Unreal Nature

November 14, 2017

The Way Art Ought to Look

Filed under: Uncategorized — unrealnature @ 5:51 am

… At the heart of conceptual art is the ambition to return to the roots of experience, to recreate the primary experience of symbolization uncontaminated by the attitudes attached to traditional visual modes, whether representational or abstract.

This is from the essay ‘Sol LeWitt and Drawing’ by Bernice Rose found in Sol LeWitt edited by Alicia Legg (1978):

LeWitt’s transposition of his drawings from the restricted if traditional format of a sheet of paper to the architectural space of a wall with which it became absolutely identified was a radical move. It suggests transformation in the role — and the very nature — of the drawing medium, within both his own work and the history of the medium.

LeWitt’s move was catalytic, as important for drawing as Pollock’s use of the drip technique had been for painting in the 1950s. Both opposed, through radical transpositions in the way in which the thing is made, expectations of the way art ought to look — what it ought to be.

LeWitt’s working method for his wall drawings is simple. As Lawrence Alloway described it:

A site becomes available, not necessarily one that the artist has seen in advance. After consideration of the dimensions and physical properties of the walls, LeWitt stipulates a certain kind of mark, and a certain form of distribution of marks by a sketch and/or verbal or written account. The instructions also serve as the work’s description after it has been done, so that the wall is bracketed verbally, both before and after execution. The process-record is abbreviated, compressed between identical accounts of conception and completion.

… By establishing system as method for himself, LeWitt had created a way of working that was almost infinitely elastic and open-ended, one idea leading to another and still another, in intuitive leaps, from suggestions inherent in the work. Later work expanded to incorporate circles and sections of circles (arcs), irregular lines and, later still, a new use of color. The new permutations were systematically exploited to produce variations.

The use and disuse of systems in intellectual history was outlined by John Chandler in a discussion of LeWitt:

The current concern of artists with “systems” recalls the rejection of systems by the eighteenth-century philosophes. The seventeenth-century philosophers, following the model of Euclid’s Elements, constructed elaborate systems, long chains of deductive reasoning where every link depended on all those which preceded it and upon which all further links depended. The eighteenth century, following the lead of Newton and natural philosophy, rejected this kind of deduction and rejected a priori systems. Rather than beginning with principles and arriving at particulars, the process was reversed.

[line break added] Knowledge became more elastic, open-ended and concrete. Since then, attempts to make systems have been negligible, and when they have been formulated, they have been useless. The formulator of a system of aesthetics has nothing to say to working artists because he has not observed the relevant phenomena — in this case, contemporary works of art. Nevertheless, some of the most beautiful of human productions have been these philosophical systems. What is more beautiful than the systems of Aquinas, Spinoza, Hobbes and Descartes?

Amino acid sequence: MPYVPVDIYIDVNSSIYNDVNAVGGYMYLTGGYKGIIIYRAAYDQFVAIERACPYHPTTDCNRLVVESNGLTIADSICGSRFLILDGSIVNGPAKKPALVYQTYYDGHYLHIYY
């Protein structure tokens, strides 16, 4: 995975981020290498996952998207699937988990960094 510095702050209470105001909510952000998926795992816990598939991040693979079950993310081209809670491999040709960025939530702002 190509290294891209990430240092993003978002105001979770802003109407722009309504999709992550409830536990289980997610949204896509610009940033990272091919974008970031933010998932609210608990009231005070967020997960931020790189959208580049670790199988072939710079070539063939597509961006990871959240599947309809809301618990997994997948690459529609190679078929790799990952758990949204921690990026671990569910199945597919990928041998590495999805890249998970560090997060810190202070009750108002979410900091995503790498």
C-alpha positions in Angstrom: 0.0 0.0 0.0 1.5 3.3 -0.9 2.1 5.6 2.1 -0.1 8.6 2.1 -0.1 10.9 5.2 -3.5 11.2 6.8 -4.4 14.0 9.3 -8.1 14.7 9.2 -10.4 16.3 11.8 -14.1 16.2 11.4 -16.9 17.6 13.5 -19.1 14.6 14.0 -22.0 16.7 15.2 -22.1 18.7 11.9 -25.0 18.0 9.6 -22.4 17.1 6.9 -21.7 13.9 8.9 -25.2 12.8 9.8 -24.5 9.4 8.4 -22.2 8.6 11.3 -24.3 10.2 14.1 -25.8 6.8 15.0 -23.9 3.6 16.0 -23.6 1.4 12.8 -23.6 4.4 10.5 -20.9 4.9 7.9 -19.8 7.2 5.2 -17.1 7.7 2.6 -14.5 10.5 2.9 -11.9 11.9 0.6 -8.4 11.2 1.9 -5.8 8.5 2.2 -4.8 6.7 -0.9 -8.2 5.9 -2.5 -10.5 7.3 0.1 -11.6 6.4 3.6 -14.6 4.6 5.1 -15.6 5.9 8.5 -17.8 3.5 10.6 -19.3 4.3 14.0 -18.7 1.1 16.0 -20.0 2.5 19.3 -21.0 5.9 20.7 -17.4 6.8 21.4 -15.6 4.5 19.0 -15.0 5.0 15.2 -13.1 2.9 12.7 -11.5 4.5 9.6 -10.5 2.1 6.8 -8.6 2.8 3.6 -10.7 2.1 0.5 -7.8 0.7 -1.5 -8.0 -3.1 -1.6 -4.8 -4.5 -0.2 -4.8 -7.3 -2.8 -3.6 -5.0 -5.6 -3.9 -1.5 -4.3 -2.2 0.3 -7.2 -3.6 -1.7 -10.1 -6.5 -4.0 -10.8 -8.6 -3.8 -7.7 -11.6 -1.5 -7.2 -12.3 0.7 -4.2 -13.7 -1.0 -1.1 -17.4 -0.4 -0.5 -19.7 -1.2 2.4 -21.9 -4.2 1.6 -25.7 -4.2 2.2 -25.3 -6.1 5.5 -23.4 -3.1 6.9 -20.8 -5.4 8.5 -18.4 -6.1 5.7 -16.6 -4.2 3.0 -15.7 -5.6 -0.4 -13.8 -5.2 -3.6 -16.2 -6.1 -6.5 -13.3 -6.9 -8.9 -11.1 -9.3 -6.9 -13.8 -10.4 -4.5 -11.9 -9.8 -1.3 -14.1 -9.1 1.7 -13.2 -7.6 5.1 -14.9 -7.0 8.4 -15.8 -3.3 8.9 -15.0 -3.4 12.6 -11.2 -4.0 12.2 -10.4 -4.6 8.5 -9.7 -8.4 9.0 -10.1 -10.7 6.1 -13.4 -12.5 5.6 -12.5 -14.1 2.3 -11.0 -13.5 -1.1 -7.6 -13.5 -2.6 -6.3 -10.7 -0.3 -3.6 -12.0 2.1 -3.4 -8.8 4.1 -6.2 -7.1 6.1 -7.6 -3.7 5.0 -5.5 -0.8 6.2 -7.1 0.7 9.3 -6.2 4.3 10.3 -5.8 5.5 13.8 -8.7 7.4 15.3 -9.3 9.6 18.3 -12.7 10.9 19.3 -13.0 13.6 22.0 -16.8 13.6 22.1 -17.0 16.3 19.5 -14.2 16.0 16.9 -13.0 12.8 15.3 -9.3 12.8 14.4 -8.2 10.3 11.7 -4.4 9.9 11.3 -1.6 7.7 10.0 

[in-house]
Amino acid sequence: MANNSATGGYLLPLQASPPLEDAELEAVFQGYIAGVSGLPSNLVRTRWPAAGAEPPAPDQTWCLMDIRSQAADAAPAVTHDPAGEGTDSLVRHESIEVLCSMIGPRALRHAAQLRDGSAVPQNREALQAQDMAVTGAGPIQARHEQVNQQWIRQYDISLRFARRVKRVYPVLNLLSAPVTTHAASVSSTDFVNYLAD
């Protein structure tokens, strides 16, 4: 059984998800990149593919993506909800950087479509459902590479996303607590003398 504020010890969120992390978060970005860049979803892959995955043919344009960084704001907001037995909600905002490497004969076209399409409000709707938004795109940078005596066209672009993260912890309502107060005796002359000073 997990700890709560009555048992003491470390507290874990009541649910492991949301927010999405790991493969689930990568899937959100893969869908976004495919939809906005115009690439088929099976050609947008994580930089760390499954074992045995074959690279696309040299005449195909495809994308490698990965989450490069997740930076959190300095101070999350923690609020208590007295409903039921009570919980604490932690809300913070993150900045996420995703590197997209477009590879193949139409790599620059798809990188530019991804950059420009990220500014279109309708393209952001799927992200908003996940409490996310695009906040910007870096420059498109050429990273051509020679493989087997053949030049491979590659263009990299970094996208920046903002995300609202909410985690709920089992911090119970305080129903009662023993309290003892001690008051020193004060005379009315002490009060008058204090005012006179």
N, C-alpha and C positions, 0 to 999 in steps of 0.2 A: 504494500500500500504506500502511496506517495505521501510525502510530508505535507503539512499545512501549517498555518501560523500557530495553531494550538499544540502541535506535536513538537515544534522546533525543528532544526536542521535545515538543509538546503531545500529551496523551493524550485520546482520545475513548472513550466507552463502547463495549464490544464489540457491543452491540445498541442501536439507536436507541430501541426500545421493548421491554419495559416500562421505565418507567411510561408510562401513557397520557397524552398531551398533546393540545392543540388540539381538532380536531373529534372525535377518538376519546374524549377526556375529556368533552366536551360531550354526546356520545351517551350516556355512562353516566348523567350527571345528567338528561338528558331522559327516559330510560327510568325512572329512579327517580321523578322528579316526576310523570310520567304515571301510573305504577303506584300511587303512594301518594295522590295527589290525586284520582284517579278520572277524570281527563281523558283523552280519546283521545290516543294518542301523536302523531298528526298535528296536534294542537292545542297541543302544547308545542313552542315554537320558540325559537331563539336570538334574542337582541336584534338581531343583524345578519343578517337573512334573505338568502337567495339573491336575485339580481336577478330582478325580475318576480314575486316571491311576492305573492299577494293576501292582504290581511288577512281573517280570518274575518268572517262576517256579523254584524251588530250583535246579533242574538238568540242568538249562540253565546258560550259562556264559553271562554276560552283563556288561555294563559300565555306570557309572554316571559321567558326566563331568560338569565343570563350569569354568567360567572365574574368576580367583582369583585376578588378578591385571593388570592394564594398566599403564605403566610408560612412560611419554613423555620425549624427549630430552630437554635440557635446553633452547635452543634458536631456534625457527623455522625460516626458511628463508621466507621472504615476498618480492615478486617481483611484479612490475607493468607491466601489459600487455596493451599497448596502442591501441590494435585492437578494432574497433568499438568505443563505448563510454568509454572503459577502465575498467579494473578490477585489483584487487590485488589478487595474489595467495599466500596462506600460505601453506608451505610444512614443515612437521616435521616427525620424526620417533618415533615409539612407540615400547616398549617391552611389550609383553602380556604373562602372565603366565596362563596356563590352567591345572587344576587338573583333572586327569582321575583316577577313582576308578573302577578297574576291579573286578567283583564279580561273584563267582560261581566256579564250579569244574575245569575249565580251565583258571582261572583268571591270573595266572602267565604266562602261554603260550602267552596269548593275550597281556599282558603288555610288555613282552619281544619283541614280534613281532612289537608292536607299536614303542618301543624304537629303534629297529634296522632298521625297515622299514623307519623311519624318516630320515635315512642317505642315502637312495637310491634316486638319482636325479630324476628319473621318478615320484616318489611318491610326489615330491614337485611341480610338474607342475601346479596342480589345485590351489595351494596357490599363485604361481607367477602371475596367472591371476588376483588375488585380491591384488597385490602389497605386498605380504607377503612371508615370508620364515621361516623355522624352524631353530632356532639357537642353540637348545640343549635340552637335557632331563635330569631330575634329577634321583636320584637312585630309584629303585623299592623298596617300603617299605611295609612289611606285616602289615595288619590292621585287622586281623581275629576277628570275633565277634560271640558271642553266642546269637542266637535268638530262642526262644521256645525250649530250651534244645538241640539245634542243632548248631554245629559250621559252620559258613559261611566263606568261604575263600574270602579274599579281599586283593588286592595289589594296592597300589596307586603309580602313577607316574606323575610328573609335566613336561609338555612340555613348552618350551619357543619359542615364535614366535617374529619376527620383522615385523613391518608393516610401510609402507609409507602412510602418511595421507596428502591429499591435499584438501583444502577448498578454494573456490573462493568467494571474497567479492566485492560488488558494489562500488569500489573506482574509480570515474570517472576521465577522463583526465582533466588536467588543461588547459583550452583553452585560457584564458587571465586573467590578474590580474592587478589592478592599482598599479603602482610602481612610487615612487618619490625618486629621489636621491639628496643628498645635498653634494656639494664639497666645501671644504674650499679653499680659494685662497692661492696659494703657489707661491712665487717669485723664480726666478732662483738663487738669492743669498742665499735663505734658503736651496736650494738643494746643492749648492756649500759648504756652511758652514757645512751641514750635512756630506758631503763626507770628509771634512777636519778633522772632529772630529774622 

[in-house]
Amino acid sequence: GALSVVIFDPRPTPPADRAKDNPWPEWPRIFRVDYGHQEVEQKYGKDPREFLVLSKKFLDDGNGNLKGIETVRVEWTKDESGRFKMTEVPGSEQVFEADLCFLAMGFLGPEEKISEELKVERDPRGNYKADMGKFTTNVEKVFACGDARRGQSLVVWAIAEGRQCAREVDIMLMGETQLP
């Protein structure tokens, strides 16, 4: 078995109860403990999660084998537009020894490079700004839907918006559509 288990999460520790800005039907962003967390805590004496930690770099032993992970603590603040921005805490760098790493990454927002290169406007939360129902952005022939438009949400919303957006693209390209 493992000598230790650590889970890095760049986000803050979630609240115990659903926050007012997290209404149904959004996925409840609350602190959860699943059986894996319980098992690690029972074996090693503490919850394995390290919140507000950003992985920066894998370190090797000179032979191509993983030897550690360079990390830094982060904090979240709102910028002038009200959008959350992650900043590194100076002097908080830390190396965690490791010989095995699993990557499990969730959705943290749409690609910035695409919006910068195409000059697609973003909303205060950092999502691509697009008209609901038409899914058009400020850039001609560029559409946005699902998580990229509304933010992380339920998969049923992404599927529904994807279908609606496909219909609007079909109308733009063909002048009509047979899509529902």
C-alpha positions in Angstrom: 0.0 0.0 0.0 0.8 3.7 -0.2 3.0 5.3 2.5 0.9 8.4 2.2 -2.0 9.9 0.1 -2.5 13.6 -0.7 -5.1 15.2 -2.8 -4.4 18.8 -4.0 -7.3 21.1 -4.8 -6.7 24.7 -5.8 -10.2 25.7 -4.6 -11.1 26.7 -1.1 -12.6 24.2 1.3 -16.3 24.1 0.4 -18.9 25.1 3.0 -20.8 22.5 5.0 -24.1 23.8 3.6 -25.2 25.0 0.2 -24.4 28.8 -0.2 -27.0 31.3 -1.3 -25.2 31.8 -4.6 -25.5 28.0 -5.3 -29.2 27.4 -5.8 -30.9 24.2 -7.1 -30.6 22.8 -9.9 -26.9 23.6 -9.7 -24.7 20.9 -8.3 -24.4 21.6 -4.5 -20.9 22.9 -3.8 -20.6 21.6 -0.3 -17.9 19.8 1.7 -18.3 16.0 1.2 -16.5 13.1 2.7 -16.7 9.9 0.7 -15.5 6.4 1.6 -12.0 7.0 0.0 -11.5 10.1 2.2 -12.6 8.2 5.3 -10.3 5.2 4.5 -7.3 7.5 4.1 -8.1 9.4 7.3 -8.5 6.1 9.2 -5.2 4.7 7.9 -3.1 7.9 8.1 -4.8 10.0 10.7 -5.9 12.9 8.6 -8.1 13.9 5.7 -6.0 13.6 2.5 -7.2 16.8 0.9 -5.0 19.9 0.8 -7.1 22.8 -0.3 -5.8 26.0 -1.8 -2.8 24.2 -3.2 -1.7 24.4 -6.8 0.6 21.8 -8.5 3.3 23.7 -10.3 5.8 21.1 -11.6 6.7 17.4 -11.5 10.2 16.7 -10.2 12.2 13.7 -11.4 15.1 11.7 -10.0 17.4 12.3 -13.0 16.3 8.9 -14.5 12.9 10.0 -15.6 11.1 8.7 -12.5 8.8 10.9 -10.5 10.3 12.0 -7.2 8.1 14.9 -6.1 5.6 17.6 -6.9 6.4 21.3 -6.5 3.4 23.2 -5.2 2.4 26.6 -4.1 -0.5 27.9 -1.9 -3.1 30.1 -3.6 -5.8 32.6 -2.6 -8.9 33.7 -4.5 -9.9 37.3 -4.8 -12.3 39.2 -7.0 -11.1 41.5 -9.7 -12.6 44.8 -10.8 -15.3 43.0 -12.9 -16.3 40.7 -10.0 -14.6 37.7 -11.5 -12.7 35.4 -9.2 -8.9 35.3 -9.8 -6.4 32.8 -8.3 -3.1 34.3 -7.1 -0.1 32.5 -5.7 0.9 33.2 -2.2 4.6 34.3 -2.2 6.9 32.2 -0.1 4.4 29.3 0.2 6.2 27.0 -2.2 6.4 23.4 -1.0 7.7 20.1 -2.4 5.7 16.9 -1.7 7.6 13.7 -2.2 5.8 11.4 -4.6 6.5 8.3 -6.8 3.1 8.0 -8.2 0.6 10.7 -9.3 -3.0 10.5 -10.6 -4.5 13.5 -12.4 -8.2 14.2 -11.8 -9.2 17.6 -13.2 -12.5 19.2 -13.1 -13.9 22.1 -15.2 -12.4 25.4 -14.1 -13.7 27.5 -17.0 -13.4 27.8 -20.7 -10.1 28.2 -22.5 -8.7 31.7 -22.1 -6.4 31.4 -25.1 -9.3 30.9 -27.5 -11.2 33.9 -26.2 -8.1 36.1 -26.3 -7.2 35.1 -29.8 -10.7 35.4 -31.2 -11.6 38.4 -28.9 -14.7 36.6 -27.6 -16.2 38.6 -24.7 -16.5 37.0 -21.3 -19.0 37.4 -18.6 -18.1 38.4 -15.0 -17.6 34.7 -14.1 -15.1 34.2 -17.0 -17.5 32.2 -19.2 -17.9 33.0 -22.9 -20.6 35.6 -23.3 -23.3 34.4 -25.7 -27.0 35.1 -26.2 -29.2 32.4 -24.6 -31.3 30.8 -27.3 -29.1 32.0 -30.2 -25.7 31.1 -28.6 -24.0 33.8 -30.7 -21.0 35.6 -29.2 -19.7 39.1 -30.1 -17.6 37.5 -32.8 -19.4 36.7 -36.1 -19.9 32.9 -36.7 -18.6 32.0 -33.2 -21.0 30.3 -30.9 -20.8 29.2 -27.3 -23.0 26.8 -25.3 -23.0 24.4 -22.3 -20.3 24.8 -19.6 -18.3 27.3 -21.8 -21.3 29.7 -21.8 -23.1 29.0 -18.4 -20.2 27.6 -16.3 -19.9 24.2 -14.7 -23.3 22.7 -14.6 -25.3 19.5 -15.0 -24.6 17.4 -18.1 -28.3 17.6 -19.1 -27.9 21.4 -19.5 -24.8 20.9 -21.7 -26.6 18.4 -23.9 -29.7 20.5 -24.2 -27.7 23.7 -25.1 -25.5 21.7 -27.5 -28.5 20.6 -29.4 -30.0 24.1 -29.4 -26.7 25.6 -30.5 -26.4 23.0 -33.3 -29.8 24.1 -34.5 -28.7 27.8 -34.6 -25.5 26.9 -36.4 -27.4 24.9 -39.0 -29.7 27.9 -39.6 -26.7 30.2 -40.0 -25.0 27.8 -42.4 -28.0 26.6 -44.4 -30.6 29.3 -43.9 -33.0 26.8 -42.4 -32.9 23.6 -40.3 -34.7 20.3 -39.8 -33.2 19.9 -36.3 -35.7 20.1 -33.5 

[line break added] Every part in its appropriate place, deduced from those prior and antecedent to those that follow, the whole being an attempt to reduce the apparent variety to unity. Even their uselessness enhances their aesthetic quality, just as a ruined Gothic cathedral is perhaps more a work of art now than it was when it was functional. Although systems are useless for philosophy and science, their inherent adaptability to art must now be evident. It is perhaps in art that systems have found their proper domain. Not all art should be systematic, but all systems are art.

Systems have other attractions, too. A simple system may yield a complex field. Systems may seem logical but can be used to confound logic when extended to absurdity. Systems have no purpose outside of themselves: they engender purposeless, therefore aesthetic, mental processes.

… At the heart of conceptual art is the ambition to return to the roots of experience, to recreate the primary experience of symbolization uncontaminated by the attitudes attached to traditional visual modes, whether representational or abstract. For LeWitt, system was one means of achieving an art as free from previous stylistic associations as could be conceived at that moment.

LeWitt was anxious to avoid subjective decisions in order to remove the obstacle of ideas of quality (in the work itself) and in order to think in terms of kind. Therefore he made the initial intention more important than the execution. He wanted to concentrate on sensitivity of decision and so he made it a rule not to deviate from original decisions; he refused the idea of changing a work because it didn’t look right. His view is that the same thing can look different on different days, one day right, one day wrong. He wanted to concentrate on the whole conception rather than on the day-to-day decisions.

… Lines themselves have always been meaningless. LeWitt’s strike at formalism is a deliberate reminder that it is always and has always been the idea that is important, even more than the emotion. Only the unifying idea that creates the structure of the work can make the work manifest. This precedes the content of any work; in LeWitt’s case it is identical to the content.

My most recent previous post from this book is here.

-Julie

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